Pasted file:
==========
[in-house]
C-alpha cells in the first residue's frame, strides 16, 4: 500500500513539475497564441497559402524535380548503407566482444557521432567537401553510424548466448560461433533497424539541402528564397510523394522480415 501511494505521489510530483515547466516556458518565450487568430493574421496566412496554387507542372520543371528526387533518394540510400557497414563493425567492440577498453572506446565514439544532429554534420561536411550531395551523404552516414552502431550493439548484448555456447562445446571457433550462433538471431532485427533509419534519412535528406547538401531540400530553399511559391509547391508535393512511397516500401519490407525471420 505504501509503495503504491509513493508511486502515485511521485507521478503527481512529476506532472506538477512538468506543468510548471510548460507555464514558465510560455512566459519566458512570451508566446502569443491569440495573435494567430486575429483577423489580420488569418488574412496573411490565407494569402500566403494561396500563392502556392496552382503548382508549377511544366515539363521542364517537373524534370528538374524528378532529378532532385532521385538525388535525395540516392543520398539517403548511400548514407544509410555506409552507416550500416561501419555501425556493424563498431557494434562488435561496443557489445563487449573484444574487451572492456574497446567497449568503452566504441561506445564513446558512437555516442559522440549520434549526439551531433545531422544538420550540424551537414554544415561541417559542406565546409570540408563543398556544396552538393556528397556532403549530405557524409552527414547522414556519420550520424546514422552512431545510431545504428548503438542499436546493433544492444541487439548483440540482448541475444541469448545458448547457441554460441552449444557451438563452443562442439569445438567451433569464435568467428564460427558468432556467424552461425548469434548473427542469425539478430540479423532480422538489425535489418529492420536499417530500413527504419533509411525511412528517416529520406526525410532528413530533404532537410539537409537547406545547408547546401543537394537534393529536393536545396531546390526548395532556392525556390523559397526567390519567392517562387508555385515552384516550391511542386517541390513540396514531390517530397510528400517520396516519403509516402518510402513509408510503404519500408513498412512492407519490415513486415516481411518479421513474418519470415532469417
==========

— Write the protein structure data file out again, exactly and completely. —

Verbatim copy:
[in-house]
C-alpha cells in the first residue's frame, strides 16, 4: 500500500513539475497564441497559402524535380548503407566482444557521432567537401553510424548466448560461433533497424539541402528564397510523394522480415 501511494505521489510530483515547466516556458518565450487568430493574421496566412496554387507542372520543371528526387533518394540510400557497414563493425567492440577498453572506446565514439544532429554534420561536411550531395551523404552516414552502431550493439548484448555456447562445446571457433550462433538471431532485427533509419534519412535528406547538401531540400530553399511559391509547391508535393512511397516500401519490407525471420 505504501509503495503504491509513493508511486502515485511521485507521478503527481512529476506532472506538477512538468506543468510548471510548460507555464514558465510560455512566459519566458512570451508566446502569443491569440495573435494567430486575429483577423489580420488569418488574412496573411490565407494569402500566403494561396500563392502556392496552382503548382508549377511544366515539363521542364517537373524534370528538374524528378532529378532532385532521385538525388535525395540516392543520398539517403548511400548514407544509410555506409552507416550500416561501419555501425556493424563498431557494434562488435561496443557489445563487449573484444574487451572492456574497446567497449568503452566504441561506445564513446558512437555516442559522440549520434549526439551531433545531422544538420550540424551537414554544415561541417559542406565546409570540408563543398556544396552538393556528397556532403549530405557524409552527414547522414556519420550520424546514422552512431545510431545504428548503438542499436546493433544492444541487439548483440540482448541475444541469448545458448547457441554460441552449444557451438563452443562442439569445438567451433569464435568467428564460427558468432556467424552461425548469434548473427542469425539478430540479423532480422538489425535489418529492420536499417530500413527504419533509411525511412528517416529520406526525410532528413530533404532537410539537409537547406545547408547546401543537394537534393529536393536545396531546390526548395532556392525556390523559397526567390519567392517562387508555385515552384516550391511542386517541390513540396514531390517530397510528400517520396516519403509516402518510402513509408510503404519500408513498412512492407519490415513486415516481411518479421513474418519470415532469417